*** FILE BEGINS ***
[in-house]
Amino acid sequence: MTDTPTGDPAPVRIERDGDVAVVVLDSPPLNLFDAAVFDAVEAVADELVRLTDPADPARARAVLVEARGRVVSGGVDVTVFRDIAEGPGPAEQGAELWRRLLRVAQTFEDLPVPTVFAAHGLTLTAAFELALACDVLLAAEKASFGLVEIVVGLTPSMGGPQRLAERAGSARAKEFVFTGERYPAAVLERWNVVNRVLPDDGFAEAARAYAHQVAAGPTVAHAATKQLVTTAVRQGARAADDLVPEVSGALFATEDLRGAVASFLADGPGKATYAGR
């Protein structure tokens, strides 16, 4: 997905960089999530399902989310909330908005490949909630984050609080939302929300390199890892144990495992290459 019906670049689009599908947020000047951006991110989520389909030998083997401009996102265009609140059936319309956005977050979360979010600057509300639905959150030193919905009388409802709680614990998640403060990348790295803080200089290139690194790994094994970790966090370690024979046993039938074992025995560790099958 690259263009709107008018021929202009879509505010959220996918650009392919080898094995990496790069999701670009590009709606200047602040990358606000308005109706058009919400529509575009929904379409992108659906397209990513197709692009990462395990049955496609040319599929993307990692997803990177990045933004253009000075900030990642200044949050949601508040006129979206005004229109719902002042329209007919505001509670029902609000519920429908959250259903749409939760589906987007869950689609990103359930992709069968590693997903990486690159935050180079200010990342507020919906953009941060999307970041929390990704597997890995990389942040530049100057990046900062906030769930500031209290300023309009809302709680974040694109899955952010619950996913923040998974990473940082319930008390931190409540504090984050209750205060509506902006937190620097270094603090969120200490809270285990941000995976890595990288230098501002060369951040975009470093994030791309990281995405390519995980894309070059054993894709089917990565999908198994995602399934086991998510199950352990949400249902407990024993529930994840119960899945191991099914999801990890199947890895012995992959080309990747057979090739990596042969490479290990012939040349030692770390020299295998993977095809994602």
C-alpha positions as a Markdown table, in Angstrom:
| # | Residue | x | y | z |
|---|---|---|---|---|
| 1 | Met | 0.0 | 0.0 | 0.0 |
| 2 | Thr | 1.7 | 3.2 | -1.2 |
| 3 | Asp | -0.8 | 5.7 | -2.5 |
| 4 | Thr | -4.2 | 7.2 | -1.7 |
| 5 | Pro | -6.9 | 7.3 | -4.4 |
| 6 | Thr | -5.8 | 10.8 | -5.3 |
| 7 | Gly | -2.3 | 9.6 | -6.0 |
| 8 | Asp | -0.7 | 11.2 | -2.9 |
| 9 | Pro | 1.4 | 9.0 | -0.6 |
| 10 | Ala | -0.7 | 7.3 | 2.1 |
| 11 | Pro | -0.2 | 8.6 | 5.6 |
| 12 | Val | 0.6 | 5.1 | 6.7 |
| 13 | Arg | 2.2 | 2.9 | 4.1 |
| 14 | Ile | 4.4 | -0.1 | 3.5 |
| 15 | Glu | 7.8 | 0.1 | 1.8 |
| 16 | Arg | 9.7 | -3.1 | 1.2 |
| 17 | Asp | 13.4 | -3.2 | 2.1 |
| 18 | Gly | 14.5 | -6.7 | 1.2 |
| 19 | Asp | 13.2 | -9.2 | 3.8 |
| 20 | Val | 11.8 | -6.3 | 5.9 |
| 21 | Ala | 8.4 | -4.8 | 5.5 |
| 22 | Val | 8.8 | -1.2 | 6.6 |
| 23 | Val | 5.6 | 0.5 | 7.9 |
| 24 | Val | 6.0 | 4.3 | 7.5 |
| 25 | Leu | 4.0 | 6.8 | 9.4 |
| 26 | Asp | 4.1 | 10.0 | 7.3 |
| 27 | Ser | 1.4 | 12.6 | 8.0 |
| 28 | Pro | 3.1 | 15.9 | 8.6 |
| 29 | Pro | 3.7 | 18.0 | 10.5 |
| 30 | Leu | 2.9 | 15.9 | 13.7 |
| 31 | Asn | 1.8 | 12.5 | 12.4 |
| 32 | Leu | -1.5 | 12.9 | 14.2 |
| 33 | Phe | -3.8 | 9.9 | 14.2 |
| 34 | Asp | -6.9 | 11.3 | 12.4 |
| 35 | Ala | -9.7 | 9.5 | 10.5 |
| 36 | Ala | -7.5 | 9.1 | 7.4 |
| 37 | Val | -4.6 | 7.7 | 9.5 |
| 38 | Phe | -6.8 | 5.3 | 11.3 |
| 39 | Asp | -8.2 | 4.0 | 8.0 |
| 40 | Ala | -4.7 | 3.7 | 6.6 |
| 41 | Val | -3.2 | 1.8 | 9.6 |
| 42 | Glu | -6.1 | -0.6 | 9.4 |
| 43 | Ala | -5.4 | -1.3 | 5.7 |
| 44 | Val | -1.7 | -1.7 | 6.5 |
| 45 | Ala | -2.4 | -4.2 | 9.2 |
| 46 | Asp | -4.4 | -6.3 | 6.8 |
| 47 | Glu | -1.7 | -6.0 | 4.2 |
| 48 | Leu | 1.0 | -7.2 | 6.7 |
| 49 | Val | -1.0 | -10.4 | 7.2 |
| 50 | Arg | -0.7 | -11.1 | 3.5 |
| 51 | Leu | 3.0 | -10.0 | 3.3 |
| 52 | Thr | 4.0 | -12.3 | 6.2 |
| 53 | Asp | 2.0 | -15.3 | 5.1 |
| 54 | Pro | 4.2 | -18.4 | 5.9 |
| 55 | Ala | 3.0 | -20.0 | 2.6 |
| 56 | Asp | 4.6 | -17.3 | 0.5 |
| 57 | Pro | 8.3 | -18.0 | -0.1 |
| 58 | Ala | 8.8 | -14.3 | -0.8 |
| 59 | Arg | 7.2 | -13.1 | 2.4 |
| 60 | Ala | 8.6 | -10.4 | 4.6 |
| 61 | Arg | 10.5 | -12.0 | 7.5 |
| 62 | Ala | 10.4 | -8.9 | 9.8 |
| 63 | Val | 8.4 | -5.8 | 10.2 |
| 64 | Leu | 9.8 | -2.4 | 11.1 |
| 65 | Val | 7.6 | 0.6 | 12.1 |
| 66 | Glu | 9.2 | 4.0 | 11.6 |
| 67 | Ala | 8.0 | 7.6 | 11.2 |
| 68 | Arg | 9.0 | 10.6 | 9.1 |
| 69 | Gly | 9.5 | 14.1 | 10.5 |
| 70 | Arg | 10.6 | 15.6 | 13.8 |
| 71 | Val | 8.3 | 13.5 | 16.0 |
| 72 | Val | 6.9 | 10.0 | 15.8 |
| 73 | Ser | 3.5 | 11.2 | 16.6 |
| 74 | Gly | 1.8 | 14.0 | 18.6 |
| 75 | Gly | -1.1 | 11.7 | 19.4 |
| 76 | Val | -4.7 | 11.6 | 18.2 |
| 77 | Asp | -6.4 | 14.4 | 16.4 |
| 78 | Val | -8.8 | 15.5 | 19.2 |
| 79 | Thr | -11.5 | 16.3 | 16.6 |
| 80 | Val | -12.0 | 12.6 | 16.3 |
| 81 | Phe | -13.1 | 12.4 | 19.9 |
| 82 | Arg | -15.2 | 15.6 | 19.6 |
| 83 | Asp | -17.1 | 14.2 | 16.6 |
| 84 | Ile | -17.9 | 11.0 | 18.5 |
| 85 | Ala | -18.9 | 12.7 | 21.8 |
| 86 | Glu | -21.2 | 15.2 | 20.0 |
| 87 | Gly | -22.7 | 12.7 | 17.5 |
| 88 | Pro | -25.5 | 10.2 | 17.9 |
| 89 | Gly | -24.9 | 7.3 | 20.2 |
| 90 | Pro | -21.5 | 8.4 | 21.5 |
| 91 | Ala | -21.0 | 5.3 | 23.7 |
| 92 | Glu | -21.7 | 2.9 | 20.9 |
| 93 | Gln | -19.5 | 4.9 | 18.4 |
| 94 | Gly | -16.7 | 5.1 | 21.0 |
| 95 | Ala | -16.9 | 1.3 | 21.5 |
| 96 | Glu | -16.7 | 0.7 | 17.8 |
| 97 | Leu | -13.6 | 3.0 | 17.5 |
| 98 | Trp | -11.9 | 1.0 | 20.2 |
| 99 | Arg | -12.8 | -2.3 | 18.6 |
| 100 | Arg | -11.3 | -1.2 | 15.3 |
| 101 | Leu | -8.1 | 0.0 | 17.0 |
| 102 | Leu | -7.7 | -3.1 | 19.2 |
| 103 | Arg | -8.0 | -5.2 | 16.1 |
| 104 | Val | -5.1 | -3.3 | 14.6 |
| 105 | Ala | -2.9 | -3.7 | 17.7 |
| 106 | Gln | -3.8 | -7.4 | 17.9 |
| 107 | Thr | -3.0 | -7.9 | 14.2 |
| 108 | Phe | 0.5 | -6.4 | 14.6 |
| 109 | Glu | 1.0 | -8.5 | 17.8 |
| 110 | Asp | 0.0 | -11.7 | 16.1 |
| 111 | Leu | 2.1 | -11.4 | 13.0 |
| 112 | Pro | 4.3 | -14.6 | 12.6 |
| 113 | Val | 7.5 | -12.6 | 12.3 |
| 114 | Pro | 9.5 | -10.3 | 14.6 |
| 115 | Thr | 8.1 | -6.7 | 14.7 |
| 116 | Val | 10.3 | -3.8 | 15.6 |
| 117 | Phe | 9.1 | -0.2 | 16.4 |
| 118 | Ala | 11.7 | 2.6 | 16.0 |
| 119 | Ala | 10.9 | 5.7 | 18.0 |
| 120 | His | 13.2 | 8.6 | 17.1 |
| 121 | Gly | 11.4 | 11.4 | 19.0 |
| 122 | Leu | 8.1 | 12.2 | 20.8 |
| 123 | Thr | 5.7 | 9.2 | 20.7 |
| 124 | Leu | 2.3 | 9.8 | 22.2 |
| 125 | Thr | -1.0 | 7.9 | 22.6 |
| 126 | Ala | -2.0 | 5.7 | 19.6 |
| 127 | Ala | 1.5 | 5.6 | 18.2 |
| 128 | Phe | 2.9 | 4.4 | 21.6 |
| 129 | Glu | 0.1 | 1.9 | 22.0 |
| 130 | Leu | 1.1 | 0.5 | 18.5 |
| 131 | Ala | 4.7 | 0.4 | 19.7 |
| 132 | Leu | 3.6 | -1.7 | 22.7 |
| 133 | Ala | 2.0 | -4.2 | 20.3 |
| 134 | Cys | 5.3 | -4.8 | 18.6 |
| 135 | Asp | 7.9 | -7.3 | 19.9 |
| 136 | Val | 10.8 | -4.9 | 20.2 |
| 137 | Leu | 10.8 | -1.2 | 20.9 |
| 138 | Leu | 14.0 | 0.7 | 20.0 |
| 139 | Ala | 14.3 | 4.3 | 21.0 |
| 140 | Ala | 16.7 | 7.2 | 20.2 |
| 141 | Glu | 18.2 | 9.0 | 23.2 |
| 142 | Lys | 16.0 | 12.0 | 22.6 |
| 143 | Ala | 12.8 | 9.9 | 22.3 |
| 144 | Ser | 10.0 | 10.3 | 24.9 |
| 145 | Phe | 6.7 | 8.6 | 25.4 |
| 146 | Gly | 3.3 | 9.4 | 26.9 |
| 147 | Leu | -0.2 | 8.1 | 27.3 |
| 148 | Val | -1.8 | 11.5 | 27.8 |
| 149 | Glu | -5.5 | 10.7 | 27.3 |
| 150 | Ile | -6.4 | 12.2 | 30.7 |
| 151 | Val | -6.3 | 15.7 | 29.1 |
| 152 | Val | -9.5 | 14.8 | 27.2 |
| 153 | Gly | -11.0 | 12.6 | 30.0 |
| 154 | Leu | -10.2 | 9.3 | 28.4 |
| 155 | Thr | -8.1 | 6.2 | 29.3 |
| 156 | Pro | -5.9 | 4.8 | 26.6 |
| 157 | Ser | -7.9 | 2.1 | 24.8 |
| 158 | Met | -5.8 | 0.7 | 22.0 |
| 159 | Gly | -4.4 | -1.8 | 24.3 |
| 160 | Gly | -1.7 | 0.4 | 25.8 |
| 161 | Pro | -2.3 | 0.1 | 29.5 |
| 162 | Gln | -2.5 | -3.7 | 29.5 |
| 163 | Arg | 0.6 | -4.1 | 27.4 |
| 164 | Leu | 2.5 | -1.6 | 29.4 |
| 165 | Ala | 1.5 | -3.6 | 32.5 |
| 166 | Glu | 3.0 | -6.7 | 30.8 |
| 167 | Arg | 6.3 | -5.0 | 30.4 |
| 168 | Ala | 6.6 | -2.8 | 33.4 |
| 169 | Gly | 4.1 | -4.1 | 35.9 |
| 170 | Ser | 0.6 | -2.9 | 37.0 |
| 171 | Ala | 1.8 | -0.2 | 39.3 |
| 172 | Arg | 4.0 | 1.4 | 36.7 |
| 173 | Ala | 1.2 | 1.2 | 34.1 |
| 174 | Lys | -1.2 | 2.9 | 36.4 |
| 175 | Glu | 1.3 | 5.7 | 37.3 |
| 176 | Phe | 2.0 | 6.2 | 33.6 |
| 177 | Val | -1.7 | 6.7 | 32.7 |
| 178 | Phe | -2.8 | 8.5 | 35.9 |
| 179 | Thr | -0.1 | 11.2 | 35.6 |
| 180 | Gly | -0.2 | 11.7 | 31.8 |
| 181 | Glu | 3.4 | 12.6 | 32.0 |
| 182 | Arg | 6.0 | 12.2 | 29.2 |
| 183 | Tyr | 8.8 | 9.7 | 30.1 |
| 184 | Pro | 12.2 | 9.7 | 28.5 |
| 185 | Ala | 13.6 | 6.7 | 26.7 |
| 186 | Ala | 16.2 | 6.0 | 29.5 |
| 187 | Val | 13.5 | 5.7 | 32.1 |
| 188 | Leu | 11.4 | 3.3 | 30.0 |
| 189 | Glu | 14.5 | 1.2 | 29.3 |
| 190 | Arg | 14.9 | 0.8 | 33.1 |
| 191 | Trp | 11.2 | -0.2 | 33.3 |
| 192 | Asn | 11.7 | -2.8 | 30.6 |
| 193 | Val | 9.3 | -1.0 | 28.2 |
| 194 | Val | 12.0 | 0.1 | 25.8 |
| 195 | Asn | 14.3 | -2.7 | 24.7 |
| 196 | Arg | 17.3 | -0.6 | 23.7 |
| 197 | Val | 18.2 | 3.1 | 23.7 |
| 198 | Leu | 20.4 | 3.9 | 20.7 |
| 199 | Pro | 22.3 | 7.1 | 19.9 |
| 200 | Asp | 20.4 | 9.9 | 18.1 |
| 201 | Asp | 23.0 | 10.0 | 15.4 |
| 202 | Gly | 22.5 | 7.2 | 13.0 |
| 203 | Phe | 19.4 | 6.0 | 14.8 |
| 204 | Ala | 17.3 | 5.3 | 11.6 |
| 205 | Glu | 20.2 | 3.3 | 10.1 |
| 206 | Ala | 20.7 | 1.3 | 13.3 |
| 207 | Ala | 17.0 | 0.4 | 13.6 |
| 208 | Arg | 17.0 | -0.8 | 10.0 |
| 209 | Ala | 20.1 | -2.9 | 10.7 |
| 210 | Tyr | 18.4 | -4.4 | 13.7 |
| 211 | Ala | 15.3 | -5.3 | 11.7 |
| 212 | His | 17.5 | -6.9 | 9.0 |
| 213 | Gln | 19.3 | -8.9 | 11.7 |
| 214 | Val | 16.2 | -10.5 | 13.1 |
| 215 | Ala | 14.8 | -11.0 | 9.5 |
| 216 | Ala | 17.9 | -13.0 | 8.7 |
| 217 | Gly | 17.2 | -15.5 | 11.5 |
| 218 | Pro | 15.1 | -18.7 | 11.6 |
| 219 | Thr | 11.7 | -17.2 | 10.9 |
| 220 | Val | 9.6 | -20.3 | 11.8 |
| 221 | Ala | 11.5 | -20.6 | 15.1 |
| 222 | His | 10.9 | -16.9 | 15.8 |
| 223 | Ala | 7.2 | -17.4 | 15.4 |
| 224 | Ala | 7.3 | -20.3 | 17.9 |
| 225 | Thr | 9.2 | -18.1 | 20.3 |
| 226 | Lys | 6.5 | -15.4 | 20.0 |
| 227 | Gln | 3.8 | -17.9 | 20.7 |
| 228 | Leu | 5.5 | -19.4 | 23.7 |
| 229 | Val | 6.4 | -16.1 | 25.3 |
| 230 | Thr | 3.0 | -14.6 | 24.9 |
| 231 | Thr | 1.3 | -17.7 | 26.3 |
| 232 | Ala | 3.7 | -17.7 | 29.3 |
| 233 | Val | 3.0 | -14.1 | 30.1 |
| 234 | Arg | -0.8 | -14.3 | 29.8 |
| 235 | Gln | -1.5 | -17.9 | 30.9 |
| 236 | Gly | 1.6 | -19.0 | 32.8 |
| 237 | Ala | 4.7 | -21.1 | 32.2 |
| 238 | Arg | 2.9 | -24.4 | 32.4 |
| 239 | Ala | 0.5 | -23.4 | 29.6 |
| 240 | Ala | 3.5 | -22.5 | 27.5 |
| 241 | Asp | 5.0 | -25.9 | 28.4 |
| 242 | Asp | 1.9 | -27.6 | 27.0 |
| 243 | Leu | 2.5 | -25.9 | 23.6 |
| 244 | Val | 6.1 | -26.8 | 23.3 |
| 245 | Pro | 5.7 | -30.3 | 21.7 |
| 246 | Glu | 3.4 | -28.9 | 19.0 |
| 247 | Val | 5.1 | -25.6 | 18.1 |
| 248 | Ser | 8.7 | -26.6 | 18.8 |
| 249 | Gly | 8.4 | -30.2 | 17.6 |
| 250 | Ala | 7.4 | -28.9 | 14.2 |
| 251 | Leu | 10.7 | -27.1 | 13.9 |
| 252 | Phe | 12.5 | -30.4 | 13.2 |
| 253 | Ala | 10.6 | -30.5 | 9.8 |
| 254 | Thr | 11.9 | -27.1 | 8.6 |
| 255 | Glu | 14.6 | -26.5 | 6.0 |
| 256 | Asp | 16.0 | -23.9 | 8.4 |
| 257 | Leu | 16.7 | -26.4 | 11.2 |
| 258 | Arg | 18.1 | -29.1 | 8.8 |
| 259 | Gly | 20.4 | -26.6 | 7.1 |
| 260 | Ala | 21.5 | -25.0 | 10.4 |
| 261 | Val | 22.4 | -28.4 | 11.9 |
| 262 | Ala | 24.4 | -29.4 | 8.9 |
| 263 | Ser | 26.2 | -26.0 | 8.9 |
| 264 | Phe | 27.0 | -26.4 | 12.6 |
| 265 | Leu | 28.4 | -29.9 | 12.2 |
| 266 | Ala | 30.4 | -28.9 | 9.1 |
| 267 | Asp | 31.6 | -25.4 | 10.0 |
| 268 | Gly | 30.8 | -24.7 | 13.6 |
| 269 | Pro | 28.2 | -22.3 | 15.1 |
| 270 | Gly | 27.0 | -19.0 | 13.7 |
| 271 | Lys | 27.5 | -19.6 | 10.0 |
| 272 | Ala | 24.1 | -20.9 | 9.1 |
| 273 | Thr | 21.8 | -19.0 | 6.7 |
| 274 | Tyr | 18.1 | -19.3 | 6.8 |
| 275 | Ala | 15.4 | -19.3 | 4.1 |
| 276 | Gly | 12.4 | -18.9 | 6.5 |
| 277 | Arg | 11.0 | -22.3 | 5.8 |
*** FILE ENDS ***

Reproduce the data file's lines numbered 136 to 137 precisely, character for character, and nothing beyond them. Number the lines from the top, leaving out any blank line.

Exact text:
| 130 | Leu | 1.1 | 0.5 | 18.5 |
| 131 | Ala | 4.7 | 0.4 | 19.7 |